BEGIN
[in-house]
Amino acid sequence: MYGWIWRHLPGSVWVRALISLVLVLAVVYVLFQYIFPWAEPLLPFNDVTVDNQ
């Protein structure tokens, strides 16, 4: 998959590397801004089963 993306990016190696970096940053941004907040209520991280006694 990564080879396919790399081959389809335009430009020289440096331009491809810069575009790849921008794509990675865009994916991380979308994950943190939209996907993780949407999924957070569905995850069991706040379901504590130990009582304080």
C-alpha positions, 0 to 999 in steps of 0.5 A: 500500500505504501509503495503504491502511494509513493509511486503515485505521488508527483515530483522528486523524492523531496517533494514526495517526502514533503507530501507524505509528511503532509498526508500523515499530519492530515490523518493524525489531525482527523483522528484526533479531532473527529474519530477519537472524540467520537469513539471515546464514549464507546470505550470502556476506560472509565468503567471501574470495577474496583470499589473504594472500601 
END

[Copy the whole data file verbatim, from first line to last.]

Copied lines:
[in-house]
Amino acid sequence: MYGWIWRHLPGSVWVRALISLVLVLAVVYVLFQYIFPWAEPLLPFNDVTVDNQ
């Protein structure tokens, strides 16, 4: 998959590397801004089963 993306990016190696970096940053941004907040209520991280006694 990564080879396919790399081959389809335009430009020289440096331009491809810069575009790849921008794509990675865009994916991380979308994950943190939209996907993780949407999924957070569905995850069991706040379901504590130990009582304080």
C-alpha positions, 0 to 999 in steps of 0.5 A: 500500500505504501509503495503504491502511494509513493509511486503515485505521488508527483515530483522528486523524492523531496517533494514526495517526502514533503507530501507524505509528511503532509498526508500523515499530519492530515490523518493524525489531525482527523483522528484526533479531532473527529474519530477519537472524540467520537469513539471515546464514549464507546470505550470502556476506560472509565468503567471501574470495577474496583470499589473504594472500601 